Believing in Feminism, Lovable Sexism

Rhetorical Inaction and Fallacies of Authenticity

This image will return you instructions on reading the text, rhetorical equity, and the abstract.
  1. Hegemonic Masculinity
    Part of the remaking of hegemonic masculinity is located in metamodern ambivalences—in how one can feel (pathos) the “good” of one’s character (ethos) even though logically (logos) it doesn’t follow. Leslie Knope’s belief in Tom Haverford’s character as being authentically good despite actions belies this metamodern rhetorical issue.
  2. Just a “Good” Guy
    In acknowledging some “authentic” Tom, they are expressing the naturalistic character fallacy—though not connected to nature directly, it’s just Tom’s nature. Tom is a really “good guy.” He’s someone who may seem like a reprobate but is an “authentically” good person, a person who seems afraid to be good.
  3. More than a Trope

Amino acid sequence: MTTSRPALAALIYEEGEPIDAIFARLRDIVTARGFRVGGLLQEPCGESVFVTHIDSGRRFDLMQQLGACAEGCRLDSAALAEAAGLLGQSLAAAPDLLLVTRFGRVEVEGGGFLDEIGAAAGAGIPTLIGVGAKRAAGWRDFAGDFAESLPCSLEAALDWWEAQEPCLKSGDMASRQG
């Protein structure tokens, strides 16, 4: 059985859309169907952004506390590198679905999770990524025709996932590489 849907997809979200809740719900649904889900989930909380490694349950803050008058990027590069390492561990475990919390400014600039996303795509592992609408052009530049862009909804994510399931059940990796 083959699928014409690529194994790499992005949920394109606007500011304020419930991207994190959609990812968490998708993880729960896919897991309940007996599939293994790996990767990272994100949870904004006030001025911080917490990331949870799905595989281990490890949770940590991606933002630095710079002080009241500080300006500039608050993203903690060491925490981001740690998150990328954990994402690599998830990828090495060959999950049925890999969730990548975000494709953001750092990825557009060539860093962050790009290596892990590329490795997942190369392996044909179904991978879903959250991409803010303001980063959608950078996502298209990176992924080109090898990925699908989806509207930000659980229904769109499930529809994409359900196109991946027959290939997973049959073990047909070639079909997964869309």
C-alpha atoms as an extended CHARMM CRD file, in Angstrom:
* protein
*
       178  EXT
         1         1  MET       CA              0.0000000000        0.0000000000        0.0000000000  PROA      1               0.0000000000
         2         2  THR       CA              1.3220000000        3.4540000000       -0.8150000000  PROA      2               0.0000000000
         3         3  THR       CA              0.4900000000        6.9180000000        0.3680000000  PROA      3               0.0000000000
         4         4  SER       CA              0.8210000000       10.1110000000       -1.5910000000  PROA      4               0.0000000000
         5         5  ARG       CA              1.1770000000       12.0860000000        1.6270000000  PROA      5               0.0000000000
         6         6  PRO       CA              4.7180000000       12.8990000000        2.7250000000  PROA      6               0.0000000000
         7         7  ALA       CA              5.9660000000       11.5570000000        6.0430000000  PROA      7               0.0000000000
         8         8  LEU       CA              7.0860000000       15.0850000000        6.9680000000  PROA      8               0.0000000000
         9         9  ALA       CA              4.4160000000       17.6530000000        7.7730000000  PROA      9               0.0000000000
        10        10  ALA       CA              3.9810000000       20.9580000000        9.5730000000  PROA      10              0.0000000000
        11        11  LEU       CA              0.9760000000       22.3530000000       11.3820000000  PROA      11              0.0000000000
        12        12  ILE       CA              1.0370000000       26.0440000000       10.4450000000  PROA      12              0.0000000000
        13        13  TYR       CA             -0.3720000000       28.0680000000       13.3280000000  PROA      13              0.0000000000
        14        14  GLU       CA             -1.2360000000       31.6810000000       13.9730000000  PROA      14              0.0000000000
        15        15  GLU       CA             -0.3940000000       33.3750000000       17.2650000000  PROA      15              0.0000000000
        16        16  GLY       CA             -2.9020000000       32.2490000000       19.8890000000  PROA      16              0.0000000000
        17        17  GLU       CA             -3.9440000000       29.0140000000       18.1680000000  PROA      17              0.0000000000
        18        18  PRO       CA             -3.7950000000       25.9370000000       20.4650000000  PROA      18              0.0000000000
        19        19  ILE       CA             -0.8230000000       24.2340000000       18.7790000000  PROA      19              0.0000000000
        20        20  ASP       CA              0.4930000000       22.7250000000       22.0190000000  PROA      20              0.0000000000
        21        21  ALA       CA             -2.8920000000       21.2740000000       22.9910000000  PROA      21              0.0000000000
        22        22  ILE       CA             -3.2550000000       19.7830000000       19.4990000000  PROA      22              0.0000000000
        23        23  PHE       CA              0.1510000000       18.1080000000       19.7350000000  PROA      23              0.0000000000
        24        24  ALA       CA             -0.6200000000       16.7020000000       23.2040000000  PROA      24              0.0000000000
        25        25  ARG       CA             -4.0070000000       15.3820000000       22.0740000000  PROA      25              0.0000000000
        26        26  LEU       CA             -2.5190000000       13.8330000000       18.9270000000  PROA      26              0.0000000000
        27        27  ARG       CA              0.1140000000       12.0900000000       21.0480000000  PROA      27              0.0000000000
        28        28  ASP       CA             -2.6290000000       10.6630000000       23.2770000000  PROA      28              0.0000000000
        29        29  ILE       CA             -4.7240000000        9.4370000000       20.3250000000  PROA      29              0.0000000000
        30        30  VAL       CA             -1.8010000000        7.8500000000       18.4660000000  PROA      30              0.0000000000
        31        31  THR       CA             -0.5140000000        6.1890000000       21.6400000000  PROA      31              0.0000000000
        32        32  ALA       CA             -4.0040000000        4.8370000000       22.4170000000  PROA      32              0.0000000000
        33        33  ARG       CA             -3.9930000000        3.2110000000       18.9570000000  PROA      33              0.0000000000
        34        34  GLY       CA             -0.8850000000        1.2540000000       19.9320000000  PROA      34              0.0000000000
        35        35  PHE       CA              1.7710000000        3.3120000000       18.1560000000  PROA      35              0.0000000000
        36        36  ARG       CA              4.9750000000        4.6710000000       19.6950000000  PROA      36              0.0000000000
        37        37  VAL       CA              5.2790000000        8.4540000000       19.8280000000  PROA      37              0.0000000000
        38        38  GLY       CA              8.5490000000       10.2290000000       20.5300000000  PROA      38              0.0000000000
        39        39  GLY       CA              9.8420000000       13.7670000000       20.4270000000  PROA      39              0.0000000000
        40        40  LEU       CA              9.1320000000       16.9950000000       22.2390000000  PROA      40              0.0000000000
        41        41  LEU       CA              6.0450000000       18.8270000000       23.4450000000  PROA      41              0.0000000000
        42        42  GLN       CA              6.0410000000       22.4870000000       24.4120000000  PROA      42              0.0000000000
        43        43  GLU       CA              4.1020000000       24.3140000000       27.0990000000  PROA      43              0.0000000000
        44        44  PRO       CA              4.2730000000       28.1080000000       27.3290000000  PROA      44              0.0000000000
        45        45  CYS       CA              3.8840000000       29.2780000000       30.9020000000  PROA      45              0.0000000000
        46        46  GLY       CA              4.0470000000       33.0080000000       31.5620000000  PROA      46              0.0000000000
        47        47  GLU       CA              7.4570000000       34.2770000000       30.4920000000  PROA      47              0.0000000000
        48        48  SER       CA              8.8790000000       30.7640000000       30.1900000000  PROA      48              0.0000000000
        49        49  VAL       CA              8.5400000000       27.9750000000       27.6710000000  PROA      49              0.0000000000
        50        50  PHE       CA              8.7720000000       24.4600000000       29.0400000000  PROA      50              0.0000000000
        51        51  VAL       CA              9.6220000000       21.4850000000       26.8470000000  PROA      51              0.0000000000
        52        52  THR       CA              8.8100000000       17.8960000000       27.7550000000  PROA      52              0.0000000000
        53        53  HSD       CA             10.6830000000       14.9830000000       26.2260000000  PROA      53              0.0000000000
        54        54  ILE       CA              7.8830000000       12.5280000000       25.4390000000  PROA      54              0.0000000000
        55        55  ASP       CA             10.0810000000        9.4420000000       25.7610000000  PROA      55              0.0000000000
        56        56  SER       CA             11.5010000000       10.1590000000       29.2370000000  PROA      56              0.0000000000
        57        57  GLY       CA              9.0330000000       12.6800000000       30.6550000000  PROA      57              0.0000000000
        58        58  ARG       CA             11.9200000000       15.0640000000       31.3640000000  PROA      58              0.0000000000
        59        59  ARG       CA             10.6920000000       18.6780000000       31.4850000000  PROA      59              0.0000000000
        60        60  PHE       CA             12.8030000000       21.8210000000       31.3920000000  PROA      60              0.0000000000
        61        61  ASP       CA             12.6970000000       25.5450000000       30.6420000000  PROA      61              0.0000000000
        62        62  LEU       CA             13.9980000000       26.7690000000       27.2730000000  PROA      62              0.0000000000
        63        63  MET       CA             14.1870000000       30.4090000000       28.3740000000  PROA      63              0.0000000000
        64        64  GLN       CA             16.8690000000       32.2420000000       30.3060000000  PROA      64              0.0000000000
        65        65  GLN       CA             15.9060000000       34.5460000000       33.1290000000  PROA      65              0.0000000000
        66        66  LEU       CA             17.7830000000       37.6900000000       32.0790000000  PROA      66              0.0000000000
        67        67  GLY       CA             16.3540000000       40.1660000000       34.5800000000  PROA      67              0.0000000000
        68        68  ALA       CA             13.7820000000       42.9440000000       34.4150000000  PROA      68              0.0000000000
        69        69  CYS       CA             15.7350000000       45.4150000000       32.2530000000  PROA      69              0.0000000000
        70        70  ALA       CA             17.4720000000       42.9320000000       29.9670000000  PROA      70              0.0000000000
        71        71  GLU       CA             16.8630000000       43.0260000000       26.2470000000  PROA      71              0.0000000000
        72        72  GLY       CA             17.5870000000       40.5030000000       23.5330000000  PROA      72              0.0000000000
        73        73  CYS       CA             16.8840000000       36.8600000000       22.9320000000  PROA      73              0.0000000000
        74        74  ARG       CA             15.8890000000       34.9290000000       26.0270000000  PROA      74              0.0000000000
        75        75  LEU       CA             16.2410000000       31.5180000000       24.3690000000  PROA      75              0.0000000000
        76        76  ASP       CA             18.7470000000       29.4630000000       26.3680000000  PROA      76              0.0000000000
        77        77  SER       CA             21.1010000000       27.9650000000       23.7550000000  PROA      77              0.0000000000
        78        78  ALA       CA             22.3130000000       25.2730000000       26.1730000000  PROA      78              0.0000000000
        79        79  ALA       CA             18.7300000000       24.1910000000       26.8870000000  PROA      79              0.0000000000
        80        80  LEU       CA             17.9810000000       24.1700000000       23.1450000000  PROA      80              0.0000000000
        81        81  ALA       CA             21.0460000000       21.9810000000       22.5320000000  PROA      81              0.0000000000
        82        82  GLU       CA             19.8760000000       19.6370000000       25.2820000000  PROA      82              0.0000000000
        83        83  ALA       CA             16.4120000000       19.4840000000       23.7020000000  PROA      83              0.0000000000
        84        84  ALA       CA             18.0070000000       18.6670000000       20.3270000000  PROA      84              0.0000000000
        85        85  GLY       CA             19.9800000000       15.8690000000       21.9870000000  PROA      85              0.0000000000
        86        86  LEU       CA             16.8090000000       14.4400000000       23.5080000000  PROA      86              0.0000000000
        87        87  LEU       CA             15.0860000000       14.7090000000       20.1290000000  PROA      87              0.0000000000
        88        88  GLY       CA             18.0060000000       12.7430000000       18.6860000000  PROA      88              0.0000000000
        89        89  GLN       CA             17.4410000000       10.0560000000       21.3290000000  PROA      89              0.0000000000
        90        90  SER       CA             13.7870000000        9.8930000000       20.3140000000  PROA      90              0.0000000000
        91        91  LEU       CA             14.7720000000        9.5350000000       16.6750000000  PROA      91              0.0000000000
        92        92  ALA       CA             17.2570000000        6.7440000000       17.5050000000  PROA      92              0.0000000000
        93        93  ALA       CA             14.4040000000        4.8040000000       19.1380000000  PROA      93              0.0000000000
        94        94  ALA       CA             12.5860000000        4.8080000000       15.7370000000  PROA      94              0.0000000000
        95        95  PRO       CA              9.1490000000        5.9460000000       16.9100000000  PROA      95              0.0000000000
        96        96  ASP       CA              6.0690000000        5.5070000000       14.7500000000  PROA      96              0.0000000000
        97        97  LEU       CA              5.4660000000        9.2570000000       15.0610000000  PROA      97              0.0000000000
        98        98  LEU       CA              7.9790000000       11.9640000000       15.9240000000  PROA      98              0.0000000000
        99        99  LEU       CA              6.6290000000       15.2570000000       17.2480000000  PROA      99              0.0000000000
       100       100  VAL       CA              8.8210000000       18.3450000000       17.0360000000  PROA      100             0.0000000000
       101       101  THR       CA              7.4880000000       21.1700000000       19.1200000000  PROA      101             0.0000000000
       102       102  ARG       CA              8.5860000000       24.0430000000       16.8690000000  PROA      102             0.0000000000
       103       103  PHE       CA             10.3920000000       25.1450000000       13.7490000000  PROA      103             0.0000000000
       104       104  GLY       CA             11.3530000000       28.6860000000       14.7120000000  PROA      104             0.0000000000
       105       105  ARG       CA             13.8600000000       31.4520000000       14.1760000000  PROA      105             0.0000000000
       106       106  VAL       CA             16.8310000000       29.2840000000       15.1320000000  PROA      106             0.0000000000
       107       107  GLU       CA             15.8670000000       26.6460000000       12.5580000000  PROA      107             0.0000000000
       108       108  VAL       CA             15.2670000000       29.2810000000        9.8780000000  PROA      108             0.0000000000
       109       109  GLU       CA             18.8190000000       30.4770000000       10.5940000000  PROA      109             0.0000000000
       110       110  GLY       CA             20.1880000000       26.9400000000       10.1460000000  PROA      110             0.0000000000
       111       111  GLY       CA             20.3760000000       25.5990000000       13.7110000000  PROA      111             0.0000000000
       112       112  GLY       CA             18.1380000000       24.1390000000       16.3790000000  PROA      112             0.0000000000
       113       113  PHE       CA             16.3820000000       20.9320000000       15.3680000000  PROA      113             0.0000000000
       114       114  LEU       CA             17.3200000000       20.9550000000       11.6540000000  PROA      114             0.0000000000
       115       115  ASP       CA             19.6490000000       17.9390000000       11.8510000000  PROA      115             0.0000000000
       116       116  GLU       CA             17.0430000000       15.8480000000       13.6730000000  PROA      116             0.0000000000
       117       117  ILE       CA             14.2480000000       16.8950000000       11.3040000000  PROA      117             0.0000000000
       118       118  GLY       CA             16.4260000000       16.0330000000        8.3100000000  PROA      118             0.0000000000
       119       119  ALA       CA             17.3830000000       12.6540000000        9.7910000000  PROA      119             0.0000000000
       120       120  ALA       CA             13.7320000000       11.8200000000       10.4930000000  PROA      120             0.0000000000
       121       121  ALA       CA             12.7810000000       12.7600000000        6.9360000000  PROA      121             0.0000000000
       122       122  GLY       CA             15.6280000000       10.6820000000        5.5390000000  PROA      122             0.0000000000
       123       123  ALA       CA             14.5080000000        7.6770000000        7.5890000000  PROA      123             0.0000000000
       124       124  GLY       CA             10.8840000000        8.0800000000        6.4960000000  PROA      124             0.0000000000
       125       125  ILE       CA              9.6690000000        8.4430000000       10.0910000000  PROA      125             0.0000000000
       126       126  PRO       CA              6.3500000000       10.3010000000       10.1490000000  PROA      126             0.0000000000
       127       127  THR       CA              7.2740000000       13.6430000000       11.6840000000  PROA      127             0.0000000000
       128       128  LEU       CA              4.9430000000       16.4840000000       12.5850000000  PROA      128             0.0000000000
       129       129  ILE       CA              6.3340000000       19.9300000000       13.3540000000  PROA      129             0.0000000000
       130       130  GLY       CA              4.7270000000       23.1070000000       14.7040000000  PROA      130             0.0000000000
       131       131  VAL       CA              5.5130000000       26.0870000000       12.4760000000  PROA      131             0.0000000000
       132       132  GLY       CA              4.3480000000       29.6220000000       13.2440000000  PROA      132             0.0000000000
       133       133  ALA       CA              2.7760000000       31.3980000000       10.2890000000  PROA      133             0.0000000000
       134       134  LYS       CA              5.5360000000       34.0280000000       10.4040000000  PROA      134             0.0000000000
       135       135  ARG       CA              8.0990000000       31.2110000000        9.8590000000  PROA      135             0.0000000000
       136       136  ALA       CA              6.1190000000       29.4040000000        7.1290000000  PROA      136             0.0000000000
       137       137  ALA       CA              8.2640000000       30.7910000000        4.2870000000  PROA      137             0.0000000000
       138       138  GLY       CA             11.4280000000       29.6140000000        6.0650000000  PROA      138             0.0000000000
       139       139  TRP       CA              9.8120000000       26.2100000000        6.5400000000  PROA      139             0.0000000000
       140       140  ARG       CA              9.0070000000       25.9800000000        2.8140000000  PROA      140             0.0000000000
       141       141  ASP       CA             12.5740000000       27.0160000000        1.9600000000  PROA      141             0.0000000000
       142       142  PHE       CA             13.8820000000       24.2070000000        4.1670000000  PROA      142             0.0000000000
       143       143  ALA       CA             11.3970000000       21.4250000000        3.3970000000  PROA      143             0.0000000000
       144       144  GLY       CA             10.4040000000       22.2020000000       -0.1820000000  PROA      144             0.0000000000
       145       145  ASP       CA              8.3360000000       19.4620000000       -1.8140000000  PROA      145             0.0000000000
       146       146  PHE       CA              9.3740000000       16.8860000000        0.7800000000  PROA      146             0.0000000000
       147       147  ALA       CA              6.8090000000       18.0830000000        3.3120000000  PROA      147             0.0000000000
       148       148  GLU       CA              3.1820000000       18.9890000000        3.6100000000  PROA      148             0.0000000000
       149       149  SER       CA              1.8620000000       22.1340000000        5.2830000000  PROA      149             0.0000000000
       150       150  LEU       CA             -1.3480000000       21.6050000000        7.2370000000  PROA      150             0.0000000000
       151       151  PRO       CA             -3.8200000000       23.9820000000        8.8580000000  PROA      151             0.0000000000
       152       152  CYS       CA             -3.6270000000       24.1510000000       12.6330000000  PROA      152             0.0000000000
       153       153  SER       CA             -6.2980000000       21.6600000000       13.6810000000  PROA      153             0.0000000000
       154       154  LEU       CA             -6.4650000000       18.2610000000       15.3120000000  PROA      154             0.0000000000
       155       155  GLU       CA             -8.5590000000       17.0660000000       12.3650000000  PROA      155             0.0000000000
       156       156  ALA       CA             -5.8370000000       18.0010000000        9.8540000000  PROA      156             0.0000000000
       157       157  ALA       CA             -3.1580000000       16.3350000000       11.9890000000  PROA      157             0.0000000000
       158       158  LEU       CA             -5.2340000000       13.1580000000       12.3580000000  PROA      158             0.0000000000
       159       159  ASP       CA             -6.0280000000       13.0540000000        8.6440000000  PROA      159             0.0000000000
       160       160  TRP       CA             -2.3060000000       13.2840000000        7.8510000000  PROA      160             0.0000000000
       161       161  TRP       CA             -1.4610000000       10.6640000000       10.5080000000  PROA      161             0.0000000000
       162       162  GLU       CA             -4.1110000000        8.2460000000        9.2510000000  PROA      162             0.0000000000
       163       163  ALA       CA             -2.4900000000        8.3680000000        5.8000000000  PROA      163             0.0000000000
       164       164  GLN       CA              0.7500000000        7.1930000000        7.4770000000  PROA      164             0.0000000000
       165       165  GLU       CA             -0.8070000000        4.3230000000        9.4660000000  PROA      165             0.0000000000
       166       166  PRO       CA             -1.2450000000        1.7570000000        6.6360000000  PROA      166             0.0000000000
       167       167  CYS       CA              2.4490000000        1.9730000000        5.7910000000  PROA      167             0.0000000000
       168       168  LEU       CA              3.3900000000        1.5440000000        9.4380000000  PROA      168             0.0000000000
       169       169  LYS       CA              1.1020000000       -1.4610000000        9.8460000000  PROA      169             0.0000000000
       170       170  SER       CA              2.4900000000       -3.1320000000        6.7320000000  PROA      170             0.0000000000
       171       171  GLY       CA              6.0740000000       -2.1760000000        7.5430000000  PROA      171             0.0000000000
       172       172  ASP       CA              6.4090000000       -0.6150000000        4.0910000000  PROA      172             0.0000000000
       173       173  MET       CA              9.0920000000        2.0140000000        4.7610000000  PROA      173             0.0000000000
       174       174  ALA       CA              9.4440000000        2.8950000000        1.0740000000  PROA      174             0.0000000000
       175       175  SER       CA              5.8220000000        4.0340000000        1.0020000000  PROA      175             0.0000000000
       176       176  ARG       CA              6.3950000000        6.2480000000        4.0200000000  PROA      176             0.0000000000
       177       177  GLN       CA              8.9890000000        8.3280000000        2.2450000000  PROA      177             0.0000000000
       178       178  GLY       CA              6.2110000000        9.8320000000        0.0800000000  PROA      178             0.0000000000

“Dominant constructions of Indian masculinity in film consisted of store owners, sidekicks, buffoons or immigrants seeking (awkwardly) to win the affections of women” (Balaji 58). Though he fits this trope in some ways Tom is shown as a self-aware character regarding his behavior, its consequences, and he has capacity for change, unlike other characters (e.g., the Saperstein siblings as “Greedy Jew" and “Jewish Princess”).
  4. Tom's Doppelgänger
    Tom Haverford’s “pass” by a number of characters becomes more uncomfortable when his character is compared to Jeremy Jamm, the hyperbolic sexist villian who represents white patriarchy and is an archetype of toxic masculinity.
  5. Jamm is White Patriarchy
    Racial politics certainly plays a role in these rhetorical manifestations. Jamm, unlike Tom, has coercive, governmental power. He’s never shown to grow even when he is shown sympathetically to be lonely and living what viewers are to believe is a “sad” life. Leslie offers Jamm sympathy (“The Cones of Dunshire”) Just when it looks like he might be considerate he fails: “You know, in some weird, perverted, sexual way, I'm gonna miss you when you're gone.”
  6. Haverford Charm Ray
    Though racial politics of representation is important, Parks & Rec. illustrates a broad inequality in how sexism can be excused through affability, charm, race, and through two oscillating beliefs: that one can’t really be like that and that that’s just the way the Other is. Sexist behaviors are excused because “when push comes to shove,” he’ll “do the right thing.”

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